In this NBC4 video, Dr. Jackie Eghrari-Sabet, an allergy doctor at Family Allergy & Asthma Care with offices in Gaithersburg, Olney, and Frederick, MD, addresses some of the concerns about the swine flu vaccine.
To prevent swine flu and other viruses, many of us are washing our hands until they’re raw, coughing into our sleeves and likely loading up on extra vitamin C.
But the vitamin boost may not help you beat this bug. Extra vitamin supplements may be both a waste of time and dough. In fact, your best defense will cost you practically nothing.
Researchers at Carnegie Mellon University have found that the more you sleep, the less likely you’ll be sacked by swine flu, colds or other viruses.
“It really is just as important as washing your hands,” said Dr. Jeremy Weingarten, an internist at Carnegie Mellon.
A new CMU study confirms the benefits of extra vitamin Zs. Whether young or old, we need seven to eight hours a night. Tossing and turning doesn’t count.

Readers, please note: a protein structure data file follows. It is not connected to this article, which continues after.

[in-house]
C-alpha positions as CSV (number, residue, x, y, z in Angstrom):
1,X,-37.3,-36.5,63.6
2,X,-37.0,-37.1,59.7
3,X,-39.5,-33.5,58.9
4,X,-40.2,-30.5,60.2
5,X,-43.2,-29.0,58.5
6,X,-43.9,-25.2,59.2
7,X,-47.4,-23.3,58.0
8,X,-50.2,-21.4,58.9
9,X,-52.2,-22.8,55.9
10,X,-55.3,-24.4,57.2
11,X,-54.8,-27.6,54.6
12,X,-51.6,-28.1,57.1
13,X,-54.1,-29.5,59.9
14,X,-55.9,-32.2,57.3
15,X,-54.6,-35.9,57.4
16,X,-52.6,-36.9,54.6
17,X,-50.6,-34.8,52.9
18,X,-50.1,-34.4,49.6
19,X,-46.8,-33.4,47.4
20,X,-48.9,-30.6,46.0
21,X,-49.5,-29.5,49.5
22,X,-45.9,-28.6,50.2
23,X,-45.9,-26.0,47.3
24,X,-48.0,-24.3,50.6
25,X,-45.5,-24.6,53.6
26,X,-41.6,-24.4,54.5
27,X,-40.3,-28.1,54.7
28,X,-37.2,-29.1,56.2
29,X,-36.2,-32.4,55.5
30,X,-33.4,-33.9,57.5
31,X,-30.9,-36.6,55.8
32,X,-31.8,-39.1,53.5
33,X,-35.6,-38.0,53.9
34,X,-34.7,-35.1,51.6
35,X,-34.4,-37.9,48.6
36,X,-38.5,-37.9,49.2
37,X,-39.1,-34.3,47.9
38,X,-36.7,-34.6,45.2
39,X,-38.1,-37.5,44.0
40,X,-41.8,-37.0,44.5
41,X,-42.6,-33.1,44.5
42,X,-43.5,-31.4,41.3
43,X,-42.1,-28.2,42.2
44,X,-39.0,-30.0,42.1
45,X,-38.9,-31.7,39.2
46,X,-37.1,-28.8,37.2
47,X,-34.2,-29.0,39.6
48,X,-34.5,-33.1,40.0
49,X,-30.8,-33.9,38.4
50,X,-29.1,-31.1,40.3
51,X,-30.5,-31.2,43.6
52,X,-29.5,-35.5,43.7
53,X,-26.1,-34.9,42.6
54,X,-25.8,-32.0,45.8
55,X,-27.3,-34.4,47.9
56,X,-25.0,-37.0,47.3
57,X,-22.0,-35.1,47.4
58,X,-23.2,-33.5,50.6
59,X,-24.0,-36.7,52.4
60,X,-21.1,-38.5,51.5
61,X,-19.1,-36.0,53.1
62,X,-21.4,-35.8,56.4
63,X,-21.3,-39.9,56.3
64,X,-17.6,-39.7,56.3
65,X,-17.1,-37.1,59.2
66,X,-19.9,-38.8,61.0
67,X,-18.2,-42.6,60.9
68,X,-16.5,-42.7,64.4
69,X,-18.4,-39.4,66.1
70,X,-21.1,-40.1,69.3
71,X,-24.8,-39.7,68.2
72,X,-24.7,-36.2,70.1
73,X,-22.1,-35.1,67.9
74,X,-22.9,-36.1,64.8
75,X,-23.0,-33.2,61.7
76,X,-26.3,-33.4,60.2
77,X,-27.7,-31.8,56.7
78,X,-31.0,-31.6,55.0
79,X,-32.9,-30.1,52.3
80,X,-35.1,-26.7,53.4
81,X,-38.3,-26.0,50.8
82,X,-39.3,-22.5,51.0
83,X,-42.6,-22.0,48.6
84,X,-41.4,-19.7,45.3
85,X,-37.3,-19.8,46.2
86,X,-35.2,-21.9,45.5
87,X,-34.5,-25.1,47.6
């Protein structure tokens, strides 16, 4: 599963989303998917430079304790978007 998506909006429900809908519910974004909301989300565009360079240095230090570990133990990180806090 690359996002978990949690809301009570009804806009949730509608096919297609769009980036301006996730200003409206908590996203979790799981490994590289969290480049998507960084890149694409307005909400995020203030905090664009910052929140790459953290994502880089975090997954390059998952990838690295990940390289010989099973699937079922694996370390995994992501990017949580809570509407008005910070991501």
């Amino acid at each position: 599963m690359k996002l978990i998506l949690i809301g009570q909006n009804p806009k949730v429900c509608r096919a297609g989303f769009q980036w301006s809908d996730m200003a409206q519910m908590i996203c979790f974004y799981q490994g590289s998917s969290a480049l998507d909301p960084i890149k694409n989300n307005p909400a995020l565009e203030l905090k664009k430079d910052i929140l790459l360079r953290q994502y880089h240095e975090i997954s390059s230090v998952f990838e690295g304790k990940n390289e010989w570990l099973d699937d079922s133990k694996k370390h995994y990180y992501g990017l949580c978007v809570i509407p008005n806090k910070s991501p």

As for over-the-counter vitamins, the body can only use so much of a good thing.
“Once your cup is full and overflows, you get rid of those extra vitamins,” said Dr. Jackie Eghrari-Sabet, of Family Allergy & Asthma Care in Gaithersburg. “If you want to boost your immunity, keep your skin intact (no cracks), keep your nose clean and eat a healthy diet.”
Last week, Kellogg’s had to defend its claims that vitamin-enriched cereal can support a child’s immunity. Kellogg’s pins those claims on science. Some doctors aren’t convinced. However, no one is debating the immune-boosting value of hitting the snooze button a few extra times in the morning.
For a nursing baby, a mother’s milk is hard to beat as a way to kick-start the immune system. For a senior, time is the immune system’s worst enemy. But for all those in between, a little extra sleep is your best weapon and a small price to pay to keep the flu at bay.